Soccer is the world’s most popular sport, being played in every nation without exception (31). Up to now, there has been a remarkable expansion of sport science applied to this sport, and analyses of amateur and professional soccer have identified activity profiles and physical requirements of contemporary match play (6,41,46). Surprisingly, the goalkeeper is often excluded within the sports science literature, despite his importance to the team’s success. During the last decade, the only information available was mainly focused on training approaches (17–19,45), and scientific studies regarding the specific demands of the goalkeeper took place rather sporadically (8,11,12,23,24,44). Most of these studies covered isolated parameters, such as the cognitive demands during penalty situations (21,24), biomechanical analyses of specific actions (39), or injury rates (7,16,25,28,32,38). Moreover, testing protocols in soccer are usually designed for field players (19,26,34,43), and the studies that addressed goalkeepers, just compared their general performance characteristics with those of field players (i.e., basic strength, countermovement jump [CMJ]) (1,13,45). None of the cited studies dealt with more specific measurements adapted to the goalkeeper’s specific demands.
In the defensive situation, especially while defending the goal (e.g., 1 vs. 1 and shots), goalkeepers’ actions are typically explosive, short term, and technically demanding, highlighting “agility” as one of the basic qualities of a modern goalkeeper (13,22). Shepard and Young (37) identified agility as “a rapid whole-body movement with change of speed or direction in response to a stimulus.” In the context of the soccer goalkeeper, we also have to take into account the ability to react quickly, the specific neuromuscular aspects, and the power performance ability. These necessary open motor skills are executed in a constantly changing environment or in response to an unpredictable stimulus, requiring constant adaptation by the performer (36,37).
To the best of our knowledge, no scientific literature was found evaluating a sport-specific agility test focusing on reaction and decision making for the defensive actions of the goalkeeper. Therefore, the purpose of this research study was to develop and evaluate a test that involved perceptual and movement response components (i.e., sprint running, jumping, diving, and direction changing) in the soccer goalkeeper. The evaluation consisted of validity and reliability measurements. For ensuring validity, we refer to construct validity, assuming that younger goalkeepers with a lower level of expertise, as well as substitute goalkeepers, will show lower performance levels in a valid specific test. Additionally, a sufficient logical validity can be assumed, because we tried to mimic the reality of the goalkeeper’s demands as well as possible in our test. To evaluate the test-retest reliability, we compared the performance measured during the first and second attempts of all the players during each test components by calculating the respective measures.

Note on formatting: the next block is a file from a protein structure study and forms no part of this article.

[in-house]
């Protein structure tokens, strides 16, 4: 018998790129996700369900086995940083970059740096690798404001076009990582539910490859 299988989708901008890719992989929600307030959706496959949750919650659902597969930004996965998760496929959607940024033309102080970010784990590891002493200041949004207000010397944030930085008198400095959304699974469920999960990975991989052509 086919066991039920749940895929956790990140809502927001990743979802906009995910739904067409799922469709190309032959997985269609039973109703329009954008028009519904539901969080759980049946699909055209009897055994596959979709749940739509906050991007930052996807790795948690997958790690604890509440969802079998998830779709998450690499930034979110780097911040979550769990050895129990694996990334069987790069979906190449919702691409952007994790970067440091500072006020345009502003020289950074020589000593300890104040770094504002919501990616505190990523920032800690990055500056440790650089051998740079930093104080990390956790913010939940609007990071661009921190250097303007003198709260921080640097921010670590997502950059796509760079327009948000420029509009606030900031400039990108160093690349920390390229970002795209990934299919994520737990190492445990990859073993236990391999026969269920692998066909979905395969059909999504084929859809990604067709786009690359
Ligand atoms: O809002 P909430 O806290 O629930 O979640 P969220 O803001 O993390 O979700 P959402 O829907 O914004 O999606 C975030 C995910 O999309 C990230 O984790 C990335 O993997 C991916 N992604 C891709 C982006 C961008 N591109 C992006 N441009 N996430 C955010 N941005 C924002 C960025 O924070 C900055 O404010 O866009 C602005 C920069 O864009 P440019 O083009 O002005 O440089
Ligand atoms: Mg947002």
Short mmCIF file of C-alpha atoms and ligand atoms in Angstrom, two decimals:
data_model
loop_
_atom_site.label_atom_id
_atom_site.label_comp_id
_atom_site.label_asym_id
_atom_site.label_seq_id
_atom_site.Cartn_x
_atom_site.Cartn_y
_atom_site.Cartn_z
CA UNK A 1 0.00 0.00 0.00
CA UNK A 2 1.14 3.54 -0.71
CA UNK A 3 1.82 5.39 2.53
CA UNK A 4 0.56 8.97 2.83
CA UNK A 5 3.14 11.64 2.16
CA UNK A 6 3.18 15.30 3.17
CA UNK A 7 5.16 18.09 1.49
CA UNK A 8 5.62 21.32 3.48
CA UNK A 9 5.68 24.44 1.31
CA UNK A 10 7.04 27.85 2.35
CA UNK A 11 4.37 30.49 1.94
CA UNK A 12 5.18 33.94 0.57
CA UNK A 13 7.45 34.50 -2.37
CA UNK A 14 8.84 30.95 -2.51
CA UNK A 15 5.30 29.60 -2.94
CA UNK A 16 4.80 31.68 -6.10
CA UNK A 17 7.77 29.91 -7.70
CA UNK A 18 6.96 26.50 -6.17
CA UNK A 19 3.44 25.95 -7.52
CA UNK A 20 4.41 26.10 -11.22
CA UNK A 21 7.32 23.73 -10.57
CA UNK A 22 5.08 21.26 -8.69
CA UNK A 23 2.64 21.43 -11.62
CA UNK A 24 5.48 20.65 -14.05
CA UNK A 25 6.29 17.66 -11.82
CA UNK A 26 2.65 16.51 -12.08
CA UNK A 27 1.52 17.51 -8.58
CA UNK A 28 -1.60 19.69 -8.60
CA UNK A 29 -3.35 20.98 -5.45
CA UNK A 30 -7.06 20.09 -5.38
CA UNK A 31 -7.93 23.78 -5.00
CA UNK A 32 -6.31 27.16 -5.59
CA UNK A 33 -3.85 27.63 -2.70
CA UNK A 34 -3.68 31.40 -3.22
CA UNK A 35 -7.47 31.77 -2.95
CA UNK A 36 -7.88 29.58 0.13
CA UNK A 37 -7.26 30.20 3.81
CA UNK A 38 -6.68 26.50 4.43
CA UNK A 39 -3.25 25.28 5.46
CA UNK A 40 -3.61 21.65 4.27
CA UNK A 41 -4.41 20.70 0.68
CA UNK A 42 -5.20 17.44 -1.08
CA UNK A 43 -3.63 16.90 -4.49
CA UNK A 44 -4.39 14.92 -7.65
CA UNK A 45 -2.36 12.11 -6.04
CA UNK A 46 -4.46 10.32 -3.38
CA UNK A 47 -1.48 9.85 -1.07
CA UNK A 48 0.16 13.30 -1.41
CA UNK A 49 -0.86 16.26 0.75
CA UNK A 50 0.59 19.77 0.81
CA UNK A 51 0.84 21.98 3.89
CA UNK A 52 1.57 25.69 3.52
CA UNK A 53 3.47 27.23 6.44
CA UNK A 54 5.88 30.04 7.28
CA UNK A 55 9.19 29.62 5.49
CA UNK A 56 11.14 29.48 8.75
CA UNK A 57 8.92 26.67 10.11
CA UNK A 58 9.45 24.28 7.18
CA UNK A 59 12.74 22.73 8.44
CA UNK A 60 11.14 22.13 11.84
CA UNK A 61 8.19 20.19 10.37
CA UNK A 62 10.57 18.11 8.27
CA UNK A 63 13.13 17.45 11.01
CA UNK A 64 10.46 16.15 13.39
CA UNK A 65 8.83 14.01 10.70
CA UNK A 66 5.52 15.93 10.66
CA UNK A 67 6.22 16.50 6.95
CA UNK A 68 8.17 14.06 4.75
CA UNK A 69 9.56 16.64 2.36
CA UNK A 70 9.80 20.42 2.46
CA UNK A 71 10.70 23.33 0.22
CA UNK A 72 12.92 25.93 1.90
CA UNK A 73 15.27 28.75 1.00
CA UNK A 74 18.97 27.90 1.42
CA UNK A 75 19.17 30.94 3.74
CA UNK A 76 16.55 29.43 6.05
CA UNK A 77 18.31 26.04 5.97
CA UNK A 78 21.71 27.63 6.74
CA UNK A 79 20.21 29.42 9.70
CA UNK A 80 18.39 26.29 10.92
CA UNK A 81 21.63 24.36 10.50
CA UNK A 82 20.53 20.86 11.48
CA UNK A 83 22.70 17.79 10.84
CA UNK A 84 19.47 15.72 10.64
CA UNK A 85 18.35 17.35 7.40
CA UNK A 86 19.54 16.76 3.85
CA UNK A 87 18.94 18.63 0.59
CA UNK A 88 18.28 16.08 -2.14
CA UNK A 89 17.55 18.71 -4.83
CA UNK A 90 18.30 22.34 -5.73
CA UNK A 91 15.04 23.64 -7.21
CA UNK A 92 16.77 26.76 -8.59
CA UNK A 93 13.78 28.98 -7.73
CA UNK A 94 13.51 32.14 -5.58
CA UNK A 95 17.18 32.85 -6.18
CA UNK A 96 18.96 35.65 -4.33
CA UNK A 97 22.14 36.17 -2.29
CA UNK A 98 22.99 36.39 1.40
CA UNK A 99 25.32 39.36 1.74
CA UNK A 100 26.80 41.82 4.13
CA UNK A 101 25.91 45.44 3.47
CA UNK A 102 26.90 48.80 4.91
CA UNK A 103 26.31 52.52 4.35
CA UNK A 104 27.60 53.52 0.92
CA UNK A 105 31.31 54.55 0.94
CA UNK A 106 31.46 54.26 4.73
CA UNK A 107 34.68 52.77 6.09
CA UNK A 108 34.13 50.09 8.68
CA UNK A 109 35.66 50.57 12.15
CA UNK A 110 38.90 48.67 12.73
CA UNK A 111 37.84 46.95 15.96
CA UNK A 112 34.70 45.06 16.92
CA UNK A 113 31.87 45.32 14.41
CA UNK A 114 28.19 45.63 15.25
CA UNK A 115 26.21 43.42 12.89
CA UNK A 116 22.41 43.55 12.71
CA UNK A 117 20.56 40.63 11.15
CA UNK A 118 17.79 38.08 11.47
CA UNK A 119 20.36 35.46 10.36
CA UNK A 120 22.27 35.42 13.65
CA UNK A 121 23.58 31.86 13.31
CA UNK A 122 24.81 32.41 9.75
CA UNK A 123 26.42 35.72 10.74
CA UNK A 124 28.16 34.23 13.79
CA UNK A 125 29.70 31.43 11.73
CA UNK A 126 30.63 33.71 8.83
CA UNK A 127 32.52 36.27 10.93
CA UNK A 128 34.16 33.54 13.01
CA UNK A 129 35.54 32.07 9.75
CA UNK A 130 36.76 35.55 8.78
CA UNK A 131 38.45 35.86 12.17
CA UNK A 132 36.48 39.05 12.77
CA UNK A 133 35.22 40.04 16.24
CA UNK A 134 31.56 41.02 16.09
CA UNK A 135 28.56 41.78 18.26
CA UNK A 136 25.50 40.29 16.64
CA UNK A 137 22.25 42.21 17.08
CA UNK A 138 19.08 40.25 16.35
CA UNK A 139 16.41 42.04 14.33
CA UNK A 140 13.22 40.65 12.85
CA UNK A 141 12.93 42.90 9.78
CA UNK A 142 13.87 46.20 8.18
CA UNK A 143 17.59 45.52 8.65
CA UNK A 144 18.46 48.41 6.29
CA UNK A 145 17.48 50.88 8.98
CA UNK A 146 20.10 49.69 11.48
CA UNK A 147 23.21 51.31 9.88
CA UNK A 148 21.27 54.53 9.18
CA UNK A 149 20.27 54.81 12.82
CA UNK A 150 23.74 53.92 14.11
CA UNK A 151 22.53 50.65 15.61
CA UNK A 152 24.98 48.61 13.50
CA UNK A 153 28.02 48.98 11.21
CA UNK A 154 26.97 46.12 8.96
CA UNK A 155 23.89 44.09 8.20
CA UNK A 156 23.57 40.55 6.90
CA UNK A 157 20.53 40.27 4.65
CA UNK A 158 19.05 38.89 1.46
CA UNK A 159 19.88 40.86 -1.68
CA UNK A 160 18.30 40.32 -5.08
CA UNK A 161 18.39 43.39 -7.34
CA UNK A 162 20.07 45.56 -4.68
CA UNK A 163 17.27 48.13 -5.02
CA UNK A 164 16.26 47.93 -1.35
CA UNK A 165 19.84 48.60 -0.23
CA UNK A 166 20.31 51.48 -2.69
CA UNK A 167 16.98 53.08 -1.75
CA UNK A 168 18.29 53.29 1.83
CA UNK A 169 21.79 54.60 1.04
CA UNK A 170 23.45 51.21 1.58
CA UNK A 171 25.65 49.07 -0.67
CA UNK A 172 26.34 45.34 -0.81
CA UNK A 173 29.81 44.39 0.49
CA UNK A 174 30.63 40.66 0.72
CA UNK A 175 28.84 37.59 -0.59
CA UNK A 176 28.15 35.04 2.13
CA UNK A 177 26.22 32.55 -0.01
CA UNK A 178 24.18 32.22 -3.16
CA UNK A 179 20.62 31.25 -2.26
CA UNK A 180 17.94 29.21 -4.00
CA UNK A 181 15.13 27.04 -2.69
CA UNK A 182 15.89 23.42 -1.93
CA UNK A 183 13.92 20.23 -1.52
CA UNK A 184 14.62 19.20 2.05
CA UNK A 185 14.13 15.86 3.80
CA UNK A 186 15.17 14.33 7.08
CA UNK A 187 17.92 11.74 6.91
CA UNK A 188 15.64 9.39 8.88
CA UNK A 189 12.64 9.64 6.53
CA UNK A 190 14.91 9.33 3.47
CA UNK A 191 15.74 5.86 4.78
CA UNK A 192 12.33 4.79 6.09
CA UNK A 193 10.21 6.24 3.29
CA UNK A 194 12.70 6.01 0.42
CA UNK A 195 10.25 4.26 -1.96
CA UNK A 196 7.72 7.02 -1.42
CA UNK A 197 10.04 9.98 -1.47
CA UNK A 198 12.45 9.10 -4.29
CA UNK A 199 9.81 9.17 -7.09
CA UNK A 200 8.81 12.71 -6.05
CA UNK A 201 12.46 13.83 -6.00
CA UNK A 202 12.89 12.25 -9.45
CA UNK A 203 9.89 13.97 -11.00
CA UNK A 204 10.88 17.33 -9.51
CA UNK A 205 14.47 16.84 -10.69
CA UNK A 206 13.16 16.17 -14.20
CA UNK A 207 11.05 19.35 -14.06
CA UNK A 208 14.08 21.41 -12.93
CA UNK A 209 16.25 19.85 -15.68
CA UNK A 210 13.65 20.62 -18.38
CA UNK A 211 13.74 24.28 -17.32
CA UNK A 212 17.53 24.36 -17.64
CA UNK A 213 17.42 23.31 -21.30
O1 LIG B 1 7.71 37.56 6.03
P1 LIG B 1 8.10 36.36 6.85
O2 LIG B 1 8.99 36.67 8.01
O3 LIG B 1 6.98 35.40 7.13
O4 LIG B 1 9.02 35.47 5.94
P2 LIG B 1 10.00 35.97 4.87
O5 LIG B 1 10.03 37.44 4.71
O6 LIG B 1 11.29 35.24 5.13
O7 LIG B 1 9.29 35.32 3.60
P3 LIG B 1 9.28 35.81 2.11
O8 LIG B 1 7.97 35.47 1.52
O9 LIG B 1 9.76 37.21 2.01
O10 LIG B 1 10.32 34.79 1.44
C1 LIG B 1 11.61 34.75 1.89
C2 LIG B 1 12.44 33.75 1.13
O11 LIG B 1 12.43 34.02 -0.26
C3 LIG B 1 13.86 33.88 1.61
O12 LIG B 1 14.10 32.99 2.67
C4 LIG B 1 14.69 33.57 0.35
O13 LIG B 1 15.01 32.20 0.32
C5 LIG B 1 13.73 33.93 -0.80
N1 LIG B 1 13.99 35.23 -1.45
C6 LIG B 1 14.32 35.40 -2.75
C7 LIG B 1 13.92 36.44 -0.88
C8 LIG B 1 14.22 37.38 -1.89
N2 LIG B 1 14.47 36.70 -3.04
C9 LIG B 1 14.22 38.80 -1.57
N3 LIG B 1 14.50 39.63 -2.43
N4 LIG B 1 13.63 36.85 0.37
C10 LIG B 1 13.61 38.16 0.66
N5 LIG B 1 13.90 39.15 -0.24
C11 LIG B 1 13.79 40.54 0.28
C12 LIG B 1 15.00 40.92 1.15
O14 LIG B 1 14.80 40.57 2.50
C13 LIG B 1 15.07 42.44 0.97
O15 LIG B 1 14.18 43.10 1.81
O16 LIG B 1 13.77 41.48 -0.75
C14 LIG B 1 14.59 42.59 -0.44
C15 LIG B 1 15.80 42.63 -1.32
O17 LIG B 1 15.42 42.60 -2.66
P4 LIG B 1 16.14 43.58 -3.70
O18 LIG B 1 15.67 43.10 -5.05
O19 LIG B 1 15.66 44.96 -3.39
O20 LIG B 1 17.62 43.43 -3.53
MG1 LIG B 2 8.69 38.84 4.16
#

Experimental Approach to the Problem
A cross-sectional study was performed on 34 soccer goalkeepers aged 14–19 years. All measurements were taken in 1 experimental day, at the end of the annual training season. The same assessors performed all test procedures. The players were familiar with all the test procedures. Test sessions were undertaken between 15:00 and 19:00 hours. Testing began after a 15-minute standardized warm-up, which consisted of low-intensity forward, sideways, and backward running; acceleration runs; skipping and hopping exercises; and jumps of increasing intensity. Test sessions included linear sprints, vertical jumping, and measurements of reaction and action speed (RAS), always following the same order, number of repetitions, and recovery duration (Table 2). To reduce the interference of uncontrolled variables, all the subjects were instructed to maintain their habitual lifestyle and normal dietary intake before and during the study. The subjects were told not to exercise on the day before a test and to consume their last (caffeine-free) meal at least 3 hours before the scheduled test time. All the fitness tests were performed in an outdoor facility (temperature 21.2–25.4° C, relative humidity 55–60%; Kestrel 4000 Pocket Weather Tracker, Nielsen Kellerman, Boothwyn, PA, USA).